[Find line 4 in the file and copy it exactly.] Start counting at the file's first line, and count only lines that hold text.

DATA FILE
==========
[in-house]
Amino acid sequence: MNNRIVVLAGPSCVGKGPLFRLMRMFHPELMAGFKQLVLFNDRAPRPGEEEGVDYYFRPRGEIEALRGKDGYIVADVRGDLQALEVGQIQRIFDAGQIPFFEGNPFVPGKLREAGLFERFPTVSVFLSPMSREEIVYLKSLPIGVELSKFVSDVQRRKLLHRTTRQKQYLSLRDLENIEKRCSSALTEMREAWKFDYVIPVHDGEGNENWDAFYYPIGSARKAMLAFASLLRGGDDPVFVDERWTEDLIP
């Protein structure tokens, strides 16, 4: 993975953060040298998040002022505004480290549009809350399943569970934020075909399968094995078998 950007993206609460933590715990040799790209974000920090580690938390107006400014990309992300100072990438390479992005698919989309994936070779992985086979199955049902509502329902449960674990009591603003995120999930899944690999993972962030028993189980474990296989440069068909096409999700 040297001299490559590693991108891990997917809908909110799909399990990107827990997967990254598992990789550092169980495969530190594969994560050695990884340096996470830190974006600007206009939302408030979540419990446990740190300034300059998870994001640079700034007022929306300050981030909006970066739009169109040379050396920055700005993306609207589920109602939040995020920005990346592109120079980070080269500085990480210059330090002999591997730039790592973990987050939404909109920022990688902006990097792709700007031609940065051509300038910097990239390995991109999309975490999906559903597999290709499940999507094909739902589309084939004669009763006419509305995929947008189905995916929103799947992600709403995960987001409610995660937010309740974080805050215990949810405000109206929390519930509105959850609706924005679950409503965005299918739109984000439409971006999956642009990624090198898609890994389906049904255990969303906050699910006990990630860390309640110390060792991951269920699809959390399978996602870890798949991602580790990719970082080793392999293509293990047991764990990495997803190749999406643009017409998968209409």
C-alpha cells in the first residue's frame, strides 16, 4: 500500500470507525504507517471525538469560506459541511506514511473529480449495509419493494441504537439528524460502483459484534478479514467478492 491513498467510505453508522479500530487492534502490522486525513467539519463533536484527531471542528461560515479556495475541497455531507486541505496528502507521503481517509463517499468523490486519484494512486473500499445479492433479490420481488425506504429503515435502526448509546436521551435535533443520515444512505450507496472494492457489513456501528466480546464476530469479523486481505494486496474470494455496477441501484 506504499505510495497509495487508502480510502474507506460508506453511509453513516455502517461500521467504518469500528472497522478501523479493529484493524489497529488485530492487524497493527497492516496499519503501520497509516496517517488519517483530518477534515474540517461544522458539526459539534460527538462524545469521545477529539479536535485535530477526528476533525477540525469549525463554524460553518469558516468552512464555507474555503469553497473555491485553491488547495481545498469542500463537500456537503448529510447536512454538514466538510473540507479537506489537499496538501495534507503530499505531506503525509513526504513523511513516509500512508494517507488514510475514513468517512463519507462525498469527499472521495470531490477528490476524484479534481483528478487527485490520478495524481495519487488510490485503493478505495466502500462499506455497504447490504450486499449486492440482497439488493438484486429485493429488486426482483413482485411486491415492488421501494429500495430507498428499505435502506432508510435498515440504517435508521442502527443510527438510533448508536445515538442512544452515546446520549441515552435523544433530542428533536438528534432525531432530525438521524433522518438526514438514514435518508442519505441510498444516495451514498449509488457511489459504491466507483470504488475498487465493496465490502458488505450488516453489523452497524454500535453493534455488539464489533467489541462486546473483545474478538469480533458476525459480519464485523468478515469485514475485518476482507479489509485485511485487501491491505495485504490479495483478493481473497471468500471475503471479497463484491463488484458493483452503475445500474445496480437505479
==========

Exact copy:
C-alpha cells in the first residue's frame, strides 16, 4: 500500500470507525504507517471525538469560506459541511506514511473529480449495509419493494441504537439528524460502483459484534478479514467478492 491513498467510505453508522479500530487492534502490522486525513467539519463533536484527531471542528461560515479556495475541497455531507486541505496528502507521503481517509463517499468523490486519484494512486473500499445479492433479490420481488425506504429503515435502526448509546436521551435535533443520515444512505450507496472494492457489513456501528466480546464476530469479523486481505494486496474470494455496477441501484 506504499505510495497509495487508502480510502474507506460508506453511509453513516455502517461500521467504518469500528472497522478501523479493529484493524489497529488485530492487524497493527497492516496499519503501520497509516496517517488519517483530518477534515474540517461544522458539526459539534460527538462524545469521545477529539479536535485535530477526528476533525477540525469549525463554524460553518469558516468552512464555507474555503469553497473555491485553491488547495481545498469542500463537500456537503448529510447536512454538514466538510473540507479537506489537499496538501495534507503530499505531506503525509513526504513523511513516509500512508494517507488514510475514513468517512463519507462525498469527499472521495470531490477528490476524484479534481483528478487527485490520478495524481495519487488510490485503493478505495466502500462499506455497504447490504450486499449486492440482497439488493438484486429485493429488486426482483413482485411486491415492488421501494429500495430507498428499505435502506432508510435498515440504517435508521442502527443510527438510533448508536445515538442512544452515546446520549441515552435523544433530542428533536438528534432525531432530525438521524433522518438526514438514514435518508442519505441510498444516495451514498449509488457511489459504491466507483470504488475498487465493496465490502458488505450488516453489523452497524454500535453493534455488539464489533467489541462486546473483545474478538469480533458476525459480519464485523468478515469485514475485518476482507479489509485485511485487501491491505495485504490479495483478493481473497471468500471475503471479497463484491463488484458493483452503475445500474445496480437505479